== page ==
2018 Lexington Medical Society Bourbon Chase Team: A lot Faster than We Thought
By Christopher M. Hickey, LMS EVP/CEO
Who knew? We didn’t realize that we had recruited so much athletic talent. The Lexington Medical Society started participating in this athletic challenge in 2017 to promote health, fitness, and fun. The 2018 version of our team consisted of one active physician, one resident physician, six medical students, 3 physical therapy students, and one PhD candidate. Apparently, the discipline and drive that pushes them intellectually carries over into their athletic ability. The team finished the 202-mile course in 28 hours, 39 seconds which was 10th place out of 247 open mixed (male/female) team category and 45th of 437 teams overall. That translates into a top 4% finish in our category and top 10% overall.
The Bourbon Chase, which took place October 12-13, is a Ragnar running relay race of over 400 teams on open roads that started from the Jim Beam Distillery in Clermont on Friday morning and goes to Maker’s Mark Distillery in Loretto, east to Danville, then takes a southern loop to Stanford, back to Danville, north to Harrodsburg, up to Four Roses Distillery near Lawrenceburg, east to Woodford Reserve near Versailles, east across beautiful horse country along Frankfort Pike through Midway, then finishing off on the Legacy Trail into downtown Lexington on Saturday evening.
Our runners were split between two vehicles which leapfrogged across central Kentucky with one vehicle of runners actively running while the other vehicle of runners rested and positioned about 30 miles forward to prepare to take over running. Running in vehicle one were Wendell Miers, MD, James Rossi, MD, and medical students Stella Achenjang, Nicholas Fowler, Anna Hansen and Beth Hansen.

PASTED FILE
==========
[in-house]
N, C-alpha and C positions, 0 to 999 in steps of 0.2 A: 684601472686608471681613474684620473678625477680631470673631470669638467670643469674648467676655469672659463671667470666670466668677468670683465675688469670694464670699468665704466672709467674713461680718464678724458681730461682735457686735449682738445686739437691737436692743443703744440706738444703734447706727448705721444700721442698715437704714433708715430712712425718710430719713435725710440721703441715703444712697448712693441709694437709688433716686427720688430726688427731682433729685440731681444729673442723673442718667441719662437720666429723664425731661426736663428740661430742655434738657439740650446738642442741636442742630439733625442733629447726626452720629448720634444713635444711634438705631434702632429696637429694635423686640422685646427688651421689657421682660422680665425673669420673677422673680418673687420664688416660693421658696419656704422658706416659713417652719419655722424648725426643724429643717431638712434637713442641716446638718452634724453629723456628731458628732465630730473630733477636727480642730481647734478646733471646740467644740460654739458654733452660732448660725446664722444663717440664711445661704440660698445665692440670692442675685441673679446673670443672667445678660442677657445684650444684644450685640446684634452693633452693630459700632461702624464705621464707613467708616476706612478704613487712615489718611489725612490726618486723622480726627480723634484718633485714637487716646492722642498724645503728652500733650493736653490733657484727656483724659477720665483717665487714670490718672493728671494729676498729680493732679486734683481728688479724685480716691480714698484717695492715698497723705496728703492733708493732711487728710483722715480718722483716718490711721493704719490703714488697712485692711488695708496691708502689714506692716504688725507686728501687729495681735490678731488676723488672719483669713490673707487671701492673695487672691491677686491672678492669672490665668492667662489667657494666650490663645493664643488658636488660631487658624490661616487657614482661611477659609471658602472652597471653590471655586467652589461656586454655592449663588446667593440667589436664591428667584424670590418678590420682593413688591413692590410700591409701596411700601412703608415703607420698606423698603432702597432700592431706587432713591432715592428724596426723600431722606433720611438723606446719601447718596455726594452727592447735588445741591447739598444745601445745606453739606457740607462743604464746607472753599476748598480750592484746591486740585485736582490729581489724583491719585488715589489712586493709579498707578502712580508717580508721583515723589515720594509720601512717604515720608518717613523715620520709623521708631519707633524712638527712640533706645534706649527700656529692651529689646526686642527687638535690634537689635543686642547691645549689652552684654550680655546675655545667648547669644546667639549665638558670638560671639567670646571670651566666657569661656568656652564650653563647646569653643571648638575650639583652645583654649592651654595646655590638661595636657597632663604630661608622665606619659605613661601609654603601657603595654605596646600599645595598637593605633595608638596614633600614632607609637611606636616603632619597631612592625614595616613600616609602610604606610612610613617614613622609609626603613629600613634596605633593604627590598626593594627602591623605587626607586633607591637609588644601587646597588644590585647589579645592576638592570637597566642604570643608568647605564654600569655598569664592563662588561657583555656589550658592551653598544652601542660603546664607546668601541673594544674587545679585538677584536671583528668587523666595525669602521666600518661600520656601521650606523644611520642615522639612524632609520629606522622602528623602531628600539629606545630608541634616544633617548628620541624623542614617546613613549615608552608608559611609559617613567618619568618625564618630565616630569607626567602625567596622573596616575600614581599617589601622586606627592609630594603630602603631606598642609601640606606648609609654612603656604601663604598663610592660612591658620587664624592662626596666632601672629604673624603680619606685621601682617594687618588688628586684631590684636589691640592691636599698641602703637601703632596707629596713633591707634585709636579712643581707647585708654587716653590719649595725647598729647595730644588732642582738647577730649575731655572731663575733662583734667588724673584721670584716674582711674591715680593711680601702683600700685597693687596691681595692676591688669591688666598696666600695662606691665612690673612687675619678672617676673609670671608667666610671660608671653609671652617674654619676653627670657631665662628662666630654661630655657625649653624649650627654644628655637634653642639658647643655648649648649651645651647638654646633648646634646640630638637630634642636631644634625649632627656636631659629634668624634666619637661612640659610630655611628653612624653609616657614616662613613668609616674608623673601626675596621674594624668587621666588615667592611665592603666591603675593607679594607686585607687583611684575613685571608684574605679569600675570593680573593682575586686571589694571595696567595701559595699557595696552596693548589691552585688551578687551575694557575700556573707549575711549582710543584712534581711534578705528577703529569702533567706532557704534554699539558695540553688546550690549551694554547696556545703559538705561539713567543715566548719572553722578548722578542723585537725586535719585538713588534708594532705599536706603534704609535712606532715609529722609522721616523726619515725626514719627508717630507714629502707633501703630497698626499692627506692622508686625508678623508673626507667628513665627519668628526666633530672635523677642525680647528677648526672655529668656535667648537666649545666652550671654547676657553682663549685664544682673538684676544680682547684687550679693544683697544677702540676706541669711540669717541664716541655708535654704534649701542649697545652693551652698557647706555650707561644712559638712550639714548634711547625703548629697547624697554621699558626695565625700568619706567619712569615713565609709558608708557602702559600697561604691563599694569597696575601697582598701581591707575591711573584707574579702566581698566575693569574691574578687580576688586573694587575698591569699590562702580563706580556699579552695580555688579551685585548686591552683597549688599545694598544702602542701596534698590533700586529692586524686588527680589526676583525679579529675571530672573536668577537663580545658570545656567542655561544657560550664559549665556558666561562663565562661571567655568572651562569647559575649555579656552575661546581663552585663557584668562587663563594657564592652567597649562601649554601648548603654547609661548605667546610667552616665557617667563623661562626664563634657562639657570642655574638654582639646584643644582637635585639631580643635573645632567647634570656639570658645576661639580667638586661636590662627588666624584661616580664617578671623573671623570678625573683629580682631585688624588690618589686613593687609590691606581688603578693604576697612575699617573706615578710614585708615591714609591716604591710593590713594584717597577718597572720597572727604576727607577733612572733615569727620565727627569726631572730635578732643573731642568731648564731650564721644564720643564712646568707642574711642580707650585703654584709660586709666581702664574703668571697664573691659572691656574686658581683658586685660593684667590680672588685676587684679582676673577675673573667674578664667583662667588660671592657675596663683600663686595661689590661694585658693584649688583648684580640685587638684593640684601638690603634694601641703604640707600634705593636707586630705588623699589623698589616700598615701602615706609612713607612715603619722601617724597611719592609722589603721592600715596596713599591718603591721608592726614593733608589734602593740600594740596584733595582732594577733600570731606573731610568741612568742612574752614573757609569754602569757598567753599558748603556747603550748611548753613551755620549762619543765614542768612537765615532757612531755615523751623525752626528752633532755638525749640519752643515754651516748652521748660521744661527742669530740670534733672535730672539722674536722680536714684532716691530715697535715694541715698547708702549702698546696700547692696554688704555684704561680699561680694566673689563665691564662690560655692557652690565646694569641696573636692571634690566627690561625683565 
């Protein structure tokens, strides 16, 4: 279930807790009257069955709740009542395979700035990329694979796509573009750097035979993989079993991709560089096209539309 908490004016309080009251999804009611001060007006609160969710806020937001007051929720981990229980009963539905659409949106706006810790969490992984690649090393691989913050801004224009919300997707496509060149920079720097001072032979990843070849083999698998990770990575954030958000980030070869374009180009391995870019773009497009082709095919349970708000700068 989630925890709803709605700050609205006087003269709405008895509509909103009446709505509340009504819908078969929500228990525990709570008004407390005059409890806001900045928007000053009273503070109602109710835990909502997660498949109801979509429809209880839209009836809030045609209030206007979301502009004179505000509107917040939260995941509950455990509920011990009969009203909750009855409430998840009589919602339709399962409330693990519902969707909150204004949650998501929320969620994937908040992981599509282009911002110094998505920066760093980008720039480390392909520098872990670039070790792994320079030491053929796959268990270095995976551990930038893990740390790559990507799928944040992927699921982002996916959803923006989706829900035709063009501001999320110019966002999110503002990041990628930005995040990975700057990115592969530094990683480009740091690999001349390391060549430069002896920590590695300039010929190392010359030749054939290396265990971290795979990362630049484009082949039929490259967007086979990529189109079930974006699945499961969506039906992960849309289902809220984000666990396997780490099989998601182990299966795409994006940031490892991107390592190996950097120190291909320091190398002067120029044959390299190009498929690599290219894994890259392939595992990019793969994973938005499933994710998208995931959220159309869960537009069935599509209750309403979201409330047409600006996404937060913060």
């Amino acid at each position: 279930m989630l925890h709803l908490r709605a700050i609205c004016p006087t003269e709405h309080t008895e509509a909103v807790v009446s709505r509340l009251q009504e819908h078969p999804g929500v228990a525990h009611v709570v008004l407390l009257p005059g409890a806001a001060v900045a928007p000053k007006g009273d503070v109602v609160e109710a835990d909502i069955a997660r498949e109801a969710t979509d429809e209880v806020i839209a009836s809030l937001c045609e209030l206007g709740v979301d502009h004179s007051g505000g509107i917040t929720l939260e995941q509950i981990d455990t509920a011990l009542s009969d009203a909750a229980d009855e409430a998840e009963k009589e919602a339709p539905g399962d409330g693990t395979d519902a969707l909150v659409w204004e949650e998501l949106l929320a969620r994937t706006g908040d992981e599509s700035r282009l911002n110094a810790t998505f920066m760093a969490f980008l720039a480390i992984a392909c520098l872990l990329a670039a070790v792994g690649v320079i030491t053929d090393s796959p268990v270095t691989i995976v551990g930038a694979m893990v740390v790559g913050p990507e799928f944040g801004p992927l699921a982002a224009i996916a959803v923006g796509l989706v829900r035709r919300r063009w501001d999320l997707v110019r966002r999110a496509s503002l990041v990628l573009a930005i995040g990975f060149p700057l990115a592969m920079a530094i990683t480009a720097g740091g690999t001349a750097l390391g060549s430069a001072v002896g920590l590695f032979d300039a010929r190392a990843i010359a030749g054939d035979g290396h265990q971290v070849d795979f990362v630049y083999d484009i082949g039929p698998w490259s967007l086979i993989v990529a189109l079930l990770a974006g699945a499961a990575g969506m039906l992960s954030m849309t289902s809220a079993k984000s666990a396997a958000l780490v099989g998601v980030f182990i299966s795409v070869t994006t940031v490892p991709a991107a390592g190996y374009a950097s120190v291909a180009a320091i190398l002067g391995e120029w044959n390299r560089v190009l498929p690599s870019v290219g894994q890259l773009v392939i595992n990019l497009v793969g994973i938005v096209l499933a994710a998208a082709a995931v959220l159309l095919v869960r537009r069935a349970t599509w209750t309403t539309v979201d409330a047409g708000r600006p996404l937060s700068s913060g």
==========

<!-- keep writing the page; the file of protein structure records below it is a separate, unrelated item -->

Running in vehicle two were medical students Daniel Yackzan and Connor Appleman, physical therapy students Amanda Hickey, Taylor Jordan, and Nikelous Patterson, and PhD candidate Eric Pahl.
Prior to the race each runner had to submit their estimated mile pace time that they could maintain for a 6-mile distance. None of our runners had run the Bourbon Chase before and many weren’t exactly sure what pace they could handle. Our estimated team average pace prior to the race was 9-minute pace, with a projected finish in about 30 hours and six minutes. Immediately, our runners realized they had some speed. They started passing teams and then it became a challenge on how many teams they could pass. The team members set an impromptu goal of passing as many teams as possible. Every runner, instead of maintaining a comfortable pace, pushed themselves to pass the next runner, then the runner beyond that, and so on. They set a goal of passing 100 teams. They stopped counting after they passed 180 teams. The discipline and drive that pushes them intellectually was matched by solid athletic ability which was amplified by a competitive instinct to beat as many teams as possible. It worked.
Besides discovering their athletic prowess, all the runners said they had a great time. There were great discussions in the vehicles between the physicians and medical students in vehicle one and the medical and physical therapy students and PhD candidate in vehicle two. All the students acknowledged they could have spent the whole time studying but were glad they made time to participate. I could tell, although they were physically tired, new friendships were made, their spirits were lifted, and they left with the satisfaction of achievement and accomplishment. That, in the end, is a good life lesson for them to take away as they approach the beginnings of their professional careers.